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TV debate heckler condemns leaders

Published 02/04/2015

People watching the live leaders' TV debate on a big screen outside the ITV Studios at MediaCityUK in Salford Quays
People watching the live leaders' TV debate on a big screen outside the ITV Studios at MediaCityUK in Salford Quays

The heckler who interrupted David Cameron during the TV leaders' debate said she would not be voting for any of the politicians who took part in the seven-way showdown.

Victoria Prosser, 33, said she was asked to leave after making her intervention during the ITV debate in Salford.

Speaking to reporters outside the studio, she said: "My cause is speaking the truth and making sure as many people as possible start questioning people at the top, the 1%, who are not working in our best interests."

She added: "I can't vote for anyone who I know is lying or omitting facts. That means I couldn't vote for any of the people that I saw tonight. Even though some of them had good ideas, I know that they are all out for the same cause."

Explaining her intervention, she said: "David Cameron mentioned giving a fair deal to everybody in this country, including people such as our fine military service people. Yes they are fine. But they are not treated fine after they have left the Army, when they are in poverty and destitution, homeless on the streets and no hope of getting housed.

"He is using their name just to garner votes, because it might be a vote winner."

She said she came to the debate "with an open mind" but "now I feel that a lot of it was prepared, in a way that they could make themselves look good".

"They don't want to answer the toughest questions because they can't. They can't answer the questions on why all of their policies benefit those at the top and not the rest of us."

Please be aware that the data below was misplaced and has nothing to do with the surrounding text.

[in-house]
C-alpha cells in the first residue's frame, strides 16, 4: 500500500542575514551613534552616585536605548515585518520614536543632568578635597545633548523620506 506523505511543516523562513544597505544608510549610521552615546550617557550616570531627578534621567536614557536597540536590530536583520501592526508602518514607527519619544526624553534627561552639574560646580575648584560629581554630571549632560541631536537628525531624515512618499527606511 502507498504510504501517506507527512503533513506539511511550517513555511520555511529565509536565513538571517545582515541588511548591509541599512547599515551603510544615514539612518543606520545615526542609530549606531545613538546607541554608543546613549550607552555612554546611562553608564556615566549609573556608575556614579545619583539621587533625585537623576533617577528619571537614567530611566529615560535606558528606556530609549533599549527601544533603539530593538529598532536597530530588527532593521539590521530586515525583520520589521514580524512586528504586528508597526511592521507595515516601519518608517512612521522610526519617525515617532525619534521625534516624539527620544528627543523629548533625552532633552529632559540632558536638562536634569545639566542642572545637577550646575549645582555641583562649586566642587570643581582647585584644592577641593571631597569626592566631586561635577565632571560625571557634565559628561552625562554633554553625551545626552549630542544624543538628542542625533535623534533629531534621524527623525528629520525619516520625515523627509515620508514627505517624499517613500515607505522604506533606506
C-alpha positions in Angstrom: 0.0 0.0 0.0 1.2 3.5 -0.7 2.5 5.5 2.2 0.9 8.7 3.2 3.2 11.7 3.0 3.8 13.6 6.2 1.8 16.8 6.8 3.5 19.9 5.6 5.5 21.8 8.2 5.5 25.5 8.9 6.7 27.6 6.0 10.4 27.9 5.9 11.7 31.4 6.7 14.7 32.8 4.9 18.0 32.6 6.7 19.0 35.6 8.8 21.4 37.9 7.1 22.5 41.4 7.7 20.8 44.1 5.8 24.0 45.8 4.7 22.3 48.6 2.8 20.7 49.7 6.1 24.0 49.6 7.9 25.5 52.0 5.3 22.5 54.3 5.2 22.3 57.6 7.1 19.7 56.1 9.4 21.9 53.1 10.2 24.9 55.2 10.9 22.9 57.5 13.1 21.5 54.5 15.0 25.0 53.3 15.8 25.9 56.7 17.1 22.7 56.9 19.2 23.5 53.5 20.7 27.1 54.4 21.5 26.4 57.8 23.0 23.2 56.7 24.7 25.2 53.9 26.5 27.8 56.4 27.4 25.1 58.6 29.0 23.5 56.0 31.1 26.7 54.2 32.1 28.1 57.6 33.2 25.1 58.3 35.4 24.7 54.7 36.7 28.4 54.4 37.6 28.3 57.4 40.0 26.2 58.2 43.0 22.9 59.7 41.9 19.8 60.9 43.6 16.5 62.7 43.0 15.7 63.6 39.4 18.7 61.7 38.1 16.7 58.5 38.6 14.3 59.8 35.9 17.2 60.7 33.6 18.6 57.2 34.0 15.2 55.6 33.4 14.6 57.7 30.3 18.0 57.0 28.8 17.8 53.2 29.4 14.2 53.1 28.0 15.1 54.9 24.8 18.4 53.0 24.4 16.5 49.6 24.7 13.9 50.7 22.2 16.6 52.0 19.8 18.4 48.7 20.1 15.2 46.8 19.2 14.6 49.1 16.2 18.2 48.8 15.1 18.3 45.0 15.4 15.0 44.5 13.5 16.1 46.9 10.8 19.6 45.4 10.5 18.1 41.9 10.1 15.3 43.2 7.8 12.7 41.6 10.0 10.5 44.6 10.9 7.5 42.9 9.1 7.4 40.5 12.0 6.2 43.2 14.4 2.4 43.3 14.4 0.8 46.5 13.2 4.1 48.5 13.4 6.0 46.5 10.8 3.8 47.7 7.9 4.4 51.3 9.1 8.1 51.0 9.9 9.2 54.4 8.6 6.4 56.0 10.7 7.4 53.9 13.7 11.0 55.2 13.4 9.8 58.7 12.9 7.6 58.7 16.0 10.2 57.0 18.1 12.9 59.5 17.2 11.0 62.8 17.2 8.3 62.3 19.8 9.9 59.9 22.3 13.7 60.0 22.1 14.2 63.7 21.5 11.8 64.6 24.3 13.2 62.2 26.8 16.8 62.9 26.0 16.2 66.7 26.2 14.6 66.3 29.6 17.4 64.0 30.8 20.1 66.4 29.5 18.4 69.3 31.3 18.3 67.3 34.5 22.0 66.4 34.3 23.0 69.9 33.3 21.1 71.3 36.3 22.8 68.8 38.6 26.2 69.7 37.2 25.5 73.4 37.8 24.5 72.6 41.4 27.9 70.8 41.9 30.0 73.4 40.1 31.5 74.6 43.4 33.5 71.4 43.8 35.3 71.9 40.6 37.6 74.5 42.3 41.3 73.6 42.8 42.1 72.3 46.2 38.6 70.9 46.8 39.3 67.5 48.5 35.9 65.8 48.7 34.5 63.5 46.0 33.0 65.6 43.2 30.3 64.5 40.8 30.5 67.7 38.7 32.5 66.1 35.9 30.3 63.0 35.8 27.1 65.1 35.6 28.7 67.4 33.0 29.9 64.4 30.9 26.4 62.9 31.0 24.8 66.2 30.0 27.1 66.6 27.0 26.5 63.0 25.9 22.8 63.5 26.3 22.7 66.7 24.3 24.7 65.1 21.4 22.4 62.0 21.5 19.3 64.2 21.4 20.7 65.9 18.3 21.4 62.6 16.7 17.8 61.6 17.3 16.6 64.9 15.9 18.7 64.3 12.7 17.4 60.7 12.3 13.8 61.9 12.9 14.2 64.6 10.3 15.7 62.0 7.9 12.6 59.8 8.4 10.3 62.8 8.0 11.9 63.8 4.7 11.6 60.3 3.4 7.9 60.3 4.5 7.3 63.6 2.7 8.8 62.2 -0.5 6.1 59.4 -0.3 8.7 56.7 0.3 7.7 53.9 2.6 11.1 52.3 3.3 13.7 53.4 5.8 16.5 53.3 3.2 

She said she was "asked to leave, and they did it politely" after the incident during Mr Cameron's remarks.

The 33-year-old, who said she works in "health and well-being", said: "All I want everyone to do is to start looking at the facts behind things and start realising that there are so many more of us than there is of them, that we can do a better job if we just start getting together and talking about how to do it."

She said a lot of ex-military personnel were "on the streets, suffering from homelessness, deprivation and poverty".

Ms Prosser also raised concerns about environmental issues: "There's a lot of problems going on with backhanders, where fracking might be allowed."

As she was surrounded by reporters and photographers, she added: "There's so many problems that I just felt I had to stand up and say something, especially since I gave them nearly a full hour and I find that they were still lying about a lot of the issues or, instead of lying, omitting the facts because that's what they really do. That's what they've had a lifetime of training to achieve.

"That's why they all come from the same posh schools and that's why I've never had a chance to get a say until tonight when you are all suddenly photographing me."

Ms Prosser, who said she was not a member of any political party, expressed support for the group formed by former Happy Mondays dancer Bez.

"There might be some independent parties like the Reality Party that could do a better job," she said.

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